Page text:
EDP Sciences
Free access
Issue
A&A
Volume 541, May 2012
Article Number A50
Number of page(s) 8
Section Astronomical instrumentation
DOI http://dx.doi.org/10.1051/0004-6361/201118108
Published online 26 April 2012

© ESO, 2012

1. Introduction

The first proof that various types of extragalactic sources evolved with cosmic epochs was delivered in 1950s by surveys of extragalactic radio sources and quasars, which revealed an excess of faint sources when compared with uniform distribution models (e.g. Ryle & Scheuer 1955; McVittie & Schusterman 1966). Interest in studying the deep Universe became much greater after the discovery of the excess of faint blue galaxies in optical passbands with photographic plates (e.g. Kron 1978; Williams et al. 1996; Ellis 1997). This revelation was followed by discoveries of excess numbers of faint sources at early cosmic epochs in all wavelengths: in X-rays by the ROSAT X-ray Observatory (e.g. Hasinger 1992), Chandra (e.g. Hasinger 2002), and XMM-Newton (e.g. Sasseen et al. 2002); in mid- and far-infrared by ISO (e.g. Oliver 1996; Puget et al. 1999; Taniguchi et al. 1999; Takeuchi et al. 2001), IRAS (e.g. Lonsdale & Hacking 1989; Bertin et al. 1997), and later by the Spitzer Space Telescope (e.g. Papovich et al. 2004; Dole et al. 2004; Frayer et al. 2006), and, when observational techniques became available, in the submillimeter range (e.g. Barger et al. 2001; Clements et al. 2010; Oliver et al. 2010; Valiante et al. 2010). This was the first step toward modern studies of evolutionary processes.

The theoretical motivation for studying cosmic evolution arose from observations of the local Universe, which show a very diverse galaxy distribution, whereas the early Universe was almost uniform (e.g. Peebles 1971). Those complex patterns are the result of tiny density fluctuations that interacted and increased gravitationally as the Universe expanded. Galaxy distribution can be studied in various statistical ways. The recent cosmological probes provide more and more proof that the large-scale structure of the Universe was created according to the hierarchical formation scenario. This describes the formation and evolution of galaxies inside halos of dark matter, which interacted gravitationally, resulting in their growth through mergers (White & Rees 1978). Today, the clustering process of dark matter halos is adequately understood (e.g. Mo & White 1996; Gao et al. 2005), but this is not the case for the clustering of galaxies; establishing the link between dark matter halos and the baryonic component is one of the most challenging tasks modern cosmology has to deal with.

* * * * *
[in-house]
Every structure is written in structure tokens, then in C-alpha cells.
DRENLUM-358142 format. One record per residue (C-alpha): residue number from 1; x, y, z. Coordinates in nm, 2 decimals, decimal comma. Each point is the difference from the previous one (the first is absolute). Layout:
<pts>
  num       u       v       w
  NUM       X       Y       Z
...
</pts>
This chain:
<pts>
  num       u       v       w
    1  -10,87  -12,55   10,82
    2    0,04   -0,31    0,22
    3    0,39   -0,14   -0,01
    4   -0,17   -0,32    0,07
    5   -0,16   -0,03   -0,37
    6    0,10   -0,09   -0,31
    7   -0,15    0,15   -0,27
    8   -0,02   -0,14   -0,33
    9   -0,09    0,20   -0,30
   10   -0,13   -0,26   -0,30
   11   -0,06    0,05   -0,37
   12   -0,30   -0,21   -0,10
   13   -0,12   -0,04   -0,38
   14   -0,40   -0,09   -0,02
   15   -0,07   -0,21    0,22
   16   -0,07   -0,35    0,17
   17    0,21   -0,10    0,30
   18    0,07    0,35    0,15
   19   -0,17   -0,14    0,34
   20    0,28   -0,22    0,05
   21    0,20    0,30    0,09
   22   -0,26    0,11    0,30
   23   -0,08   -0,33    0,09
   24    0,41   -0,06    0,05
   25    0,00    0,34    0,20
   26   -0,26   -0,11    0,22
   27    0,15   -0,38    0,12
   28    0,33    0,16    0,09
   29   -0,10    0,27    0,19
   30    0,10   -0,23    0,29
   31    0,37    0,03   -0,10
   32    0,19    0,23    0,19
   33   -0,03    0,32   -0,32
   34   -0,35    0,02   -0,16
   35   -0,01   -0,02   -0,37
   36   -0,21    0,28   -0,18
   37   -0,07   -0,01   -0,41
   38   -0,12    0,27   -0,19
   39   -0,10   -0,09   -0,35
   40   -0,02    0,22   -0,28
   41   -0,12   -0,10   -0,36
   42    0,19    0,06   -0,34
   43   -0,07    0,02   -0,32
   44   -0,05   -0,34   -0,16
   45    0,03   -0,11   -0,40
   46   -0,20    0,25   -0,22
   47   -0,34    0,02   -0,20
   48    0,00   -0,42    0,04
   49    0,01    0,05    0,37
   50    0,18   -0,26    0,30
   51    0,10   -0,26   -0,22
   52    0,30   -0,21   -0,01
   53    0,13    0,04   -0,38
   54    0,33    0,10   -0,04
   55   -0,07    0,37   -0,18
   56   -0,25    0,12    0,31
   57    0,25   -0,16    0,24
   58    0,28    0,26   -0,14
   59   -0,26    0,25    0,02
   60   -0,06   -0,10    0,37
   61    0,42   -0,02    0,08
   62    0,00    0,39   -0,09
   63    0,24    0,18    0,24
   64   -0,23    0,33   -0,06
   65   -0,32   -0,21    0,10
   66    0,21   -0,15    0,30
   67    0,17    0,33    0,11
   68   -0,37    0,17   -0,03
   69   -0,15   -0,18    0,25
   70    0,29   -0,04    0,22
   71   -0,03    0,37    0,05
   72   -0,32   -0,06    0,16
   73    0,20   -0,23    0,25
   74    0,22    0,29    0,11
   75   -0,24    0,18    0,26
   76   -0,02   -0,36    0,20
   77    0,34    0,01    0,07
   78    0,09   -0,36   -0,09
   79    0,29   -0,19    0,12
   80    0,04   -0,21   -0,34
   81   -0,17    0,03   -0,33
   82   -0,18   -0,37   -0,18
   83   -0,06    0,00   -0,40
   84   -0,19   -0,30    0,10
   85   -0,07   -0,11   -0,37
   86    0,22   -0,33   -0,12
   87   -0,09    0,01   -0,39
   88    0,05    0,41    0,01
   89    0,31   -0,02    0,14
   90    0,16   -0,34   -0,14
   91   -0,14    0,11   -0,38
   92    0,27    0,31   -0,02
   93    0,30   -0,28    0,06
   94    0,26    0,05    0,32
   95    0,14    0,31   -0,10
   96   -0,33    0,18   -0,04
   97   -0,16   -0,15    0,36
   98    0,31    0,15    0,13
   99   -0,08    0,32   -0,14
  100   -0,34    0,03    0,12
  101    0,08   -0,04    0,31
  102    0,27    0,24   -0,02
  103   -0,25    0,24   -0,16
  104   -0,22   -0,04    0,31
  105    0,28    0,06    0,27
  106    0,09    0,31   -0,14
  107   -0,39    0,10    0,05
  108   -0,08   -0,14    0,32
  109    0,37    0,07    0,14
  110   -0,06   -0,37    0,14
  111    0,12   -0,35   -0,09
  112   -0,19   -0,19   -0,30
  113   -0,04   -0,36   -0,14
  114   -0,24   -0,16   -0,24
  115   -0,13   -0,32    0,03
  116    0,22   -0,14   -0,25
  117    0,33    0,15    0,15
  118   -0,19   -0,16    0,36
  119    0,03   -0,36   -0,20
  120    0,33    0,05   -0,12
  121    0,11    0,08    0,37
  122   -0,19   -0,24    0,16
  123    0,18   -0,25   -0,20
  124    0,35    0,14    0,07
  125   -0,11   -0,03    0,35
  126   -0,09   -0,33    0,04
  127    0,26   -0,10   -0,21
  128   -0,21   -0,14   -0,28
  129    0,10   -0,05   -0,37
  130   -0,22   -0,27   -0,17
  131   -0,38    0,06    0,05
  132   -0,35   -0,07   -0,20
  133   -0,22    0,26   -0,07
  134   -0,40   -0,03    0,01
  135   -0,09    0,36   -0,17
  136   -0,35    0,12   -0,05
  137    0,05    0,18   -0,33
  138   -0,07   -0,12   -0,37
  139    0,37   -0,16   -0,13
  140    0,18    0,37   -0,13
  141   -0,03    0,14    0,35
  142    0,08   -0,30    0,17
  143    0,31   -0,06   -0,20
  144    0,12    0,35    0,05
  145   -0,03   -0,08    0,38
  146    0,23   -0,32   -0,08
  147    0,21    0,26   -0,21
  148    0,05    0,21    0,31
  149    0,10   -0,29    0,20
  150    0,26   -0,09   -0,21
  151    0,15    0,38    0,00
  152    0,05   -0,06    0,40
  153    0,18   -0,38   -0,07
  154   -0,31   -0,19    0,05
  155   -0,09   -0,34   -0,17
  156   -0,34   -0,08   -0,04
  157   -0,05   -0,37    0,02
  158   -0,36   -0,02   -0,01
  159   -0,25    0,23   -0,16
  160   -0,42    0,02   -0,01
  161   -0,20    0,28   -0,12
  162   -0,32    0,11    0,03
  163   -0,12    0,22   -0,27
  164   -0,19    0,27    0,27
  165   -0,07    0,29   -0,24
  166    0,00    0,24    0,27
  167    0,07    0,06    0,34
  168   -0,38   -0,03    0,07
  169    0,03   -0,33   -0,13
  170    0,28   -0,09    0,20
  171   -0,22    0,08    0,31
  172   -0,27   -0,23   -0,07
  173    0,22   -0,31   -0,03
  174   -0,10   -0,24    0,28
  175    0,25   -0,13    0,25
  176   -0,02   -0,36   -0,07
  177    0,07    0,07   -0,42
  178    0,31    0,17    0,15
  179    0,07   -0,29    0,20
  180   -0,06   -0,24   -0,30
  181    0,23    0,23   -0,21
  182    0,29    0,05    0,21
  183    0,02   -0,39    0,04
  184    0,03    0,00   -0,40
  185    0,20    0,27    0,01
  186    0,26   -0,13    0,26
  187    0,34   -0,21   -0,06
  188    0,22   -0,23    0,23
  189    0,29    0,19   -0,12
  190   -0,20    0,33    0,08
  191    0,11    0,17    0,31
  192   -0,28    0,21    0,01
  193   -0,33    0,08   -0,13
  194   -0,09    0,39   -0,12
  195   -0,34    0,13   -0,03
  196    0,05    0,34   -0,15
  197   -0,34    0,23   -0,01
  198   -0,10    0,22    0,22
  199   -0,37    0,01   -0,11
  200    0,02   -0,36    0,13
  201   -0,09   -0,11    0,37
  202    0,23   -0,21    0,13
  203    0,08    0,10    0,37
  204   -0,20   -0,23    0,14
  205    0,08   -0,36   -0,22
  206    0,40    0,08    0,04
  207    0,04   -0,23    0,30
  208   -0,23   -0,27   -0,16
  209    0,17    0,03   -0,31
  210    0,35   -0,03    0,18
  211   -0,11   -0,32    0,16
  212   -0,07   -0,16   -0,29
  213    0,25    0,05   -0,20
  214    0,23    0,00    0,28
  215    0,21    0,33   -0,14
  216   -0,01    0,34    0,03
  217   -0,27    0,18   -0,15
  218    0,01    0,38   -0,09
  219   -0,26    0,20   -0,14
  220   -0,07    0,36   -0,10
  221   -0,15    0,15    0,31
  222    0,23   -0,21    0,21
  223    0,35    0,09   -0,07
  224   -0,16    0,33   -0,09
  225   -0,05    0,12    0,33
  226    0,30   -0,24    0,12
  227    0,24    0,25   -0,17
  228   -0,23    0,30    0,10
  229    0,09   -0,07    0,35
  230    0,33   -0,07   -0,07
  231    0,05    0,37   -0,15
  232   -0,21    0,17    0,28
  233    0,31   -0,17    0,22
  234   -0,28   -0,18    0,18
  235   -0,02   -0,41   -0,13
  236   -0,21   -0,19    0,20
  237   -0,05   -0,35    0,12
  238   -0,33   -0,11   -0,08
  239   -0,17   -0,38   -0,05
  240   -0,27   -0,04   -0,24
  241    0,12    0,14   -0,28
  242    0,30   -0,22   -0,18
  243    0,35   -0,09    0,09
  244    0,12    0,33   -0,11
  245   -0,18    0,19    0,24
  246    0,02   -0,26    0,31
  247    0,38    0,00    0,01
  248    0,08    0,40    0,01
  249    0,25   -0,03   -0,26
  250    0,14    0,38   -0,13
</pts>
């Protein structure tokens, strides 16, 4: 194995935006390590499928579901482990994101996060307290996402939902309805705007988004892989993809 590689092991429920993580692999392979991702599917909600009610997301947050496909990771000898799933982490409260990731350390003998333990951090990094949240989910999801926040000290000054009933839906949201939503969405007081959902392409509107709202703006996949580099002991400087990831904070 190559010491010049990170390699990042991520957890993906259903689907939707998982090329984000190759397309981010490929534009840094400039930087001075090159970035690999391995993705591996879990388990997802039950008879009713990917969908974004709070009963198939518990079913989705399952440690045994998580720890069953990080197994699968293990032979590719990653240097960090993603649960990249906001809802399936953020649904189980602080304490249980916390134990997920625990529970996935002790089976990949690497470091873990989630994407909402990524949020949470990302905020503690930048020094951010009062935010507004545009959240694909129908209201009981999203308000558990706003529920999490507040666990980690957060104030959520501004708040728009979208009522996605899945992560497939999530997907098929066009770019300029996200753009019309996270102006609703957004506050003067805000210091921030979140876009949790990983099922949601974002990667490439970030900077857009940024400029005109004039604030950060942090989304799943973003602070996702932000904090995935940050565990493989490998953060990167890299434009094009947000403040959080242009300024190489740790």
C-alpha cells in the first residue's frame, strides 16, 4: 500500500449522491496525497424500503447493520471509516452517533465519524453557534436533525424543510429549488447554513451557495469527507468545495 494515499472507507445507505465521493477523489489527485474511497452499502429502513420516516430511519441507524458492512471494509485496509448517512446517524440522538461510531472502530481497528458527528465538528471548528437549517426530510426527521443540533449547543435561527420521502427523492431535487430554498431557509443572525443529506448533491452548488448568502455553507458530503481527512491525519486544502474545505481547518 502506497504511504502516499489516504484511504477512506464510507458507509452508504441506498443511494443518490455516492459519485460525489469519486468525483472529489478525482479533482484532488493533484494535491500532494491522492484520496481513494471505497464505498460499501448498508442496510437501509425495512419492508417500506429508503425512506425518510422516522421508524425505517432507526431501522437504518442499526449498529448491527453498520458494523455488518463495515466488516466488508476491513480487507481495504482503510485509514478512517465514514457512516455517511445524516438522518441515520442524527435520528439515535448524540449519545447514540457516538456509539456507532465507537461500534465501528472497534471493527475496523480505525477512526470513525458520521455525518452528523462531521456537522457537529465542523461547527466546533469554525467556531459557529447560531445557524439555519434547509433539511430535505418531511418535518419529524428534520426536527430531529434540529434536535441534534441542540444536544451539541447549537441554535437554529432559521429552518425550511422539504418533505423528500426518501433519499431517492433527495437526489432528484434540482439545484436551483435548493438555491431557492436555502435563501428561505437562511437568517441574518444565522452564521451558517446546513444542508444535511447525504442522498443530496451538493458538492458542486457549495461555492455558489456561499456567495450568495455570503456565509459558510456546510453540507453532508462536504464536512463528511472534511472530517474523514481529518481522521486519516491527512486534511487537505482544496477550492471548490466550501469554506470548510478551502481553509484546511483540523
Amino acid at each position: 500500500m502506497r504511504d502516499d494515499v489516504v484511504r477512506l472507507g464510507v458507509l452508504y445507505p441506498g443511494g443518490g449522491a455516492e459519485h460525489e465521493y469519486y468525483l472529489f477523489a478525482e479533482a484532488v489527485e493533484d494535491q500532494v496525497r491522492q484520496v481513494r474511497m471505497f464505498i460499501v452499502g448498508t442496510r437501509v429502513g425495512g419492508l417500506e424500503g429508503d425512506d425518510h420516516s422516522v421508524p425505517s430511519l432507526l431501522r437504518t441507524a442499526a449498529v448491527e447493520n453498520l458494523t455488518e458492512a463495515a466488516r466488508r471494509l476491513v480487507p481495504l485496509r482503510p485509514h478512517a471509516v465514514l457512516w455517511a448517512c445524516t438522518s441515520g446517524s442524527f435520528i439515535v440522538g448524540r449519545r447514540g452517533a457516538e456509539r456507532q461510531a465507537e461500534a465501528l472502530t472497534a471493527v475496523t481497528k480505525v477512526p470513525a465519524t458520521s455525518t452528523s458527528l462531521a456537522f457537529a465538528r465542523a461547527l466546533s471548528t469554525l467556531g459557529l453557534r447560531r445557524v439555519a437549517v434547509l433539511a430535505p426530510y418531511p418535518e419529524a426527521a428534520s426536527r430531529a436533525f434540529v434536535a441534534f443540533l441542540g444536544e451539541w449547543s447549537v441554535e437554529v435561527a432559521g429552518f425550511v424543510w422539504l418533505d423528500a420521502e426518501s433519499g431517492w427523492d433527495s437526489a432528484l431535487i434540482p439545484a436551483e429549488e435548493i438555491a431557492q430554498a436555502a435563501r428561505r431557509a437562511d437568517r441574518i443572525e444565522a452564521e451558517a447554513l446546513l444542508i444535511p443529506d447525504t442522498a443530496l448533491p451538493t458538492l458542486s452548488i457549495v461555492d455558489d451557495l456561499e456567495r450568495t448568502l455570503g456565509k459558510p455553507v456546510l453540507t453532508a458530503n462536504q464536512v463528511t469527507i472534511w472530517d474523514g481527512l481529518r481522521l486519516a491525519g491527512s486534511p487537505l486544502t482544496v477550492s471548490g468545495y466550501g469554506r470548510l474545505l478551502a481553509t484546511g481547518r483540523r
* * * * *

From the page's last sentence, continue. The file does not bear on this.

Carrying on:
The AKARI satellite (previously known as ASTRO-F or IRIS – InfraRed Imaging Surveyor) was designed to carry out infrared observations with a sensitivity and resolution higher than preceding missions. It was launched by JAXA’s MV8 vehicle on February 22, 2006, and, among many others, it performed a deep survey of the north ecliptic pole region (hereafter NEP), which we aim to use to explore the mid-infrared properties of galaxies, in particular the evolution of clustering. However, to achieve this goal, we first have to select the proper sample of galaxies from the collected data. For this purpose, we first of all need to separate the extragalactic sources from galactic objects (such as stars, planetary nebulae, etc.) that contaminate our data. This might be performed by means of follow-up observations, which are currently on-going, but they introduce additional bias in detected sources.

AKARI data have to be categorized based on the photometric data because detailed spectroscopic follow-up observations are expensive and much more time-consuming. The most widely used tool in astronomy to distinguish stars and galaxies is the color–color (CC) diagram. In particular, galaxies display “redder” colors, meaning that they radiate stronger at longer wavelengths, and stars are more “blue” because they radiate strongly at shorter wavelengths (e.g. Walker et al. 1989; Pollo et al. 2010). However, the methods designed up to now cannot be applied directly to NEP data, because they were developed for different wavebands and shallower catalogs. Since different wavelengths often imply observations of different physical processes and/or different redshifts, we considered parameters obtained from several different passbands, which will enable us to distinguish sources in a multidimensional parameter space. In general, classification methods are based on a pattern recognition within the data sets. For every object we have a vector describing its characteristic features. We can use a mapping function, called a classifier, to transfer feature vectors into discriminant ones, which contain the likelihoods of the given object to belong to one of the considered classes. Classification schemes heavily depend on choosing a feature space, which should be selected in a way that different classes occupy different volumes with minimal overlapping. When a survey is designed without a target object class (i.e., the filter sets are not specifically chosen), using unsupervised classifiers (which work without previous class information input) is a good tool to distinguish objects by, for example, using the cluster analysis (e.g. Hakkila et al. 2003). This process relies on the visible features of the data. The classification is much more obvious when we have some previous knowledge about the objects appearing in the survey. Then we can use this knowledge as an input to a supervised classifier (where we have a feature/properties template of observable objects). We here used the supporting vector machine (SVM) classifiers (Vapnik 1995). SVMs are used to map input vectors non-linearly into a high dimensional parameter space and construct an optimal separating hyperplane.

Table 1

Properties of the NEP deep survey based on Lorente et al. (2008) and Wada et al. (2008).